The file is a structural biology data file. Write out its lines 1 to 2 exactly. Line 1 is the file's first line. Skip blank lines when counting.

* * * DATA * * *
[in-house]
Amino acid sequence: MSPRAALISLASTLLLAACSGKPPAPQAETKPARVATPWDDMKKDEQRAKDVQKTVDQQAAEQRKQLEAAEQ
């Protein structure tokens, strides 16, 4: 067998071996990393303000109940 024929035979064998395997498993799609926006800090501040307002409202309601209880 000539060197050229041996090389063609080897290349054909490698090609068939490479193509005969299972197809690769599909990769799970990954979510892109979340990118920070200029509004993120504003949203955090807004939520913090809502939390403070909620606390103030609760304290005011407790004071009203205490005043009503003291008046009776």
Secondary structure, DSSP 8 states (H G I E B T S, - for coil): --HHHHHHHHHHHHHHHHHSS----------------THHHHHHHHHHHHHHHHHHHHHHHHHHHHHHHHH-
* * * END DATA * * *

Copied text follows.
[in-house]
Amino acid sequence: MSPRAALISLASTLLLAACSGKPPAPQAETKPARVATPWDDMKKDEQRAKDVQKTVDQQAAEQRKQLEAAEQ